In addition, employers are becoming more interested in providing participants with better education about their retirement plans, insights about retirement planning and reminders in order to keep saving for retirement top of mind for employees.
Last week, I asked NewsDash readers, “Does your company’s recordkeeper or third-party administrator help with participant communications, and does it go beyond just required disclosures?”
Nearly 81% of respondents’ role with retirement plans is as plan sponsor, while 11.5% are TPAs, recordkeepers, or investment managers, and nearly 4% each are advisers/consultants or CPAs.
More than 61% of responding readers say their company’s retirement plan recordkeeper helps with participant communications, 11.5% reported getting help from their third-party administrators (TPAs), and 23.1% indicate both their recordkeepers and TPAs help with participant communications. Nearly 4% do not get help from either.
Beyond participant account statements, responding readers get much more than required disclosures from their TPAs and recordkeepers, including financial wellness and retirement planning communications for participants. Nearly two-thirds (64%) say their TPAs and/or recordkeepers help with Employee Retirement Income Security Act (ERISA), Department of Labor (DOL) and Internal Revenue Service (IRS) required disclosures, and more than two-thirds (68%) say their providers offer enrollment kits. More than three-quarters (76%) report getting newsletters, articles or other resources about financial education or retirement planning for their participants, and 72% say their recordkeepers or TPAs provide simple reminders to save, bump up savings, review investments, etc. Twenty-eight percent say their providers offer participants Social Security and Medicare information.
Several readers chose “other” when asked which communications their recordkeepers and/or TPAs help with. Those responses included video services, websites with tools available for plan sponsors to evaluate and forecast, in-person education and seminars, campaigns for occasional rollouts of new features, customized/personalized participant communications, and “Anything we want to highlight for the participant.”
In comments from responding NewsDash readers, it is confirmed that not all plans get participant communications services from recordkeepers or TPAs beyond the basics, and not all plans are satisfied with the service they get. A couple of respondents gave mention to advisers for helping with communications. Commenters expressed great efforts to communicate with participants, but also that it often falls on deaf ears. Editor’s Choice goes to the reader who said, “Not quite sure which is more appropriate, but I know which is more frightening; you can lead a horse to water… or, I’m from the government, and I’m here to help you.”A big thank you to all who participated in our survey!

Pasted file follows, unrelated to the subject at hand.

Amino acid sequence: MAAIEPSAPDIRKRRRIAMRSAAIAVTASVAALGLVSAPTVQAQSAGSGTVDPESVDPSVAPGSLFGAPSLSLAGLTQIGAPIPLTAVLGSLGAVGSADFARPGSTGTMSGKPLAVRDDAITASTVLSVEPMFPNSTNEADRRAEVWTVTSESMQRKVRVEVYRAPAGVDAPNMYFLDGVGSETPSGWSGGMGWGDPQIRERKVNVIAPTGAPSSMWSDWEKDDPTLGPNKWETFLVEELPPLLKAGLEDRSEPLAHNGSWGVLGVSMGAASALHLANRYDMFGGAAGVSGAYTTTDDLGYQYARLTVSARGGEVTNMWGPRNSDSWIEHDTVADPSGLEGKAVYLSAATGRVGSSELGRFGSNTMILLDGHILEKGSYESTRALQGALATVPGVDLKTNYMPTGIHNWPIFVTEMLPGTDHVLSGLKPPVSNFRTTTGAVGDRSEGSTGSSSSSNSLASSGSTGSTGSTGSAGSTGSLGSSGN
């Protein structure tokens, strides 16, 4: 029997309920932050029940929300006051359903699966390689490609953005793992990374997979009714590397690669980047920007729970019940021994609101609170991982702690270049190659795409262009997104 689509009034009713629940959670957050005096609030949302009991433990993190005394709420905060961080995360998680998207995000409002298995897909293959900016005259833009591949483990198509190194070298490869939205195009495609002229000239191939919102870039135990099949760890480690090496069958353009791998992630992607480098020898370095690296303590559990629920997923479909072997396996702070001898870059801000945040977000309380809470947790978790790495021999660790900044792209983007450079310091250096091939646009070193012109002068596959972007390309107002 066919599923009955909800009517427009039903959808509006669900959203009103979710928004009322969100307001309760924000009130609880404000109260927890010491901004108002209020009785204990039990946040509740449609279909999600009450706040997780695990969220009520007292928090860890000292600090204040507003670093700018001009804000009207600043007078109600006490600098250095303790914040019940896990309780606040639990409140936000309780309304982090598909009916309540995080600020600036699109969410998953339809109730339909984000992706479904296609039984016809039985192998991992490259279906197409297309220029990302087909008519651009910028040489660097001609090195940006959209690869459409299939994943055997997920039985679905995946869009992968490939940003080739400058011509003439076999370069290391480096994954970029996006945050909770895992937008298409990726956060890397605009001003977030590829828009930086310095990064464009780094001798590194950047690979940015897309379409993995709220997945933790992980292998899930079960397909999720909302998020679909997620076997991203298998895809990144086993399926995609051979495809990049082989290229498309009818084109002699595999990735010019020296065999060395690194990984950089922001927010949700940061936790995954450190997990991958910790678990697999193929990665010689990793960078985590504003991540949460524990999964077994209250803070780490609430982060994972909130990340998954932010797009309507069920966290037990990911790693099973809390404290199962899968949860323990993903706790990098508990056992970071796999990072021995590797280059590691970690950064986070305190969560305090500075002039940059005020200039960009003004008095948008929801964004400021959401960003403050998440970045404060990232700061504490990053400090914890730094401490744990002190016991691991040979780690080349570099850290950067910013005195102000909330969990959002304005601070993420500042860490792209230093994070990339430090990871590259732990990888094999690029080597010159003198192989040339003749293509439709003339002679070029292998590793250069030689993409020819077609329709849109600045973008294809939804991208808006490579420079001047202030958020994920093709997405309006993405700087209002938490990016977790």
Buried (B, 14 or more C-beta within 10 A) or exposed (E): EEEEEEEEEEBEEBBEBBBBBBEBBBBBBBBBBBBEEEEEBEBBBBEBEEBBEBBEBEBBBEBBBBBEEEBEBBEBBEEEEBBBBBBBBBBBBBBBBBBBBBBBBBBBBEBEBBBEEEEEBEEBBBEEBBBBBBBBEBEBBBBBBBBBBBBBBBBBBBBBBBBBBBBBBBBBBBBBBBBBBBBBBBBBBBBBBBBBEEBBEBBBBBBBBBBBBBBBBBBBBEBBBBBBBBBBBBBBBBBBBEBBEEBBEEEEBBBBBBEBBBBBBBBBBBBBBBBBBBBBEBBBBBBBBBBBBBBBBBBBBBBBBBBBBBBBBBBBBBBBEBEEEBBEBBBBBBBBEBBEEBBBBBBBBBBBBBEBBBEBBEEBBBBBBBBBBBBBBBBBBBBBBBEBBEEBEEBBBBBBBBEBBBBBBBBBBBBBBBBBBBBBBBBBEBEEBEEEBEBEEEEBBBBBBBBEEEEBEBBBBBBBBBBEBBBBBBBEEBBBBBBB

Our financial advisers also provide information at meetings and in paper/email form.
We have an extensive communication plan with our vendor. From broad communications to very targeted groups. Always trying to get the attention of our participants!
Not quite sure which is more appropriate but I know which is more frightening; you can lead a horse to water... or, I'm from the gov't and I'm here to help you.
We have a wonderful TPA who works in tandem with our investment advisory firm to keep us all up to date on disclosures and encouragement to increase savings and provide education.
As a TPA/RK, we provide a lot of communications to participants. However, we find that most of them end up in the garbage (paper) or are never accesses electronically.
It's always a surprise how much rework is required when we use our hi-buck recordkeeper as a communication partner. I think most of their stuff is off the shelf, from a different client. We do most of the updating, and then they charge us.
Have to scale down the examples in the communications to match the income level of the staff, e.g., current income and deferral rates.
Just because we mail 'em, doesn't mean they read 'em
Employees receive nothing other than minimally required by law. Other than the total vested balance (if any), an employee has no idea what they may be entitled to under the plan until the day they walk out of the organization.
I feel like we are sending something out all the time, between the required notices and the reminders to save, rollover, review you fund allocations, sign up for advice, etc.
NOTE: Responses reflect the opinions of individual readers and not necessarily the stance of Asset International or its affiliates.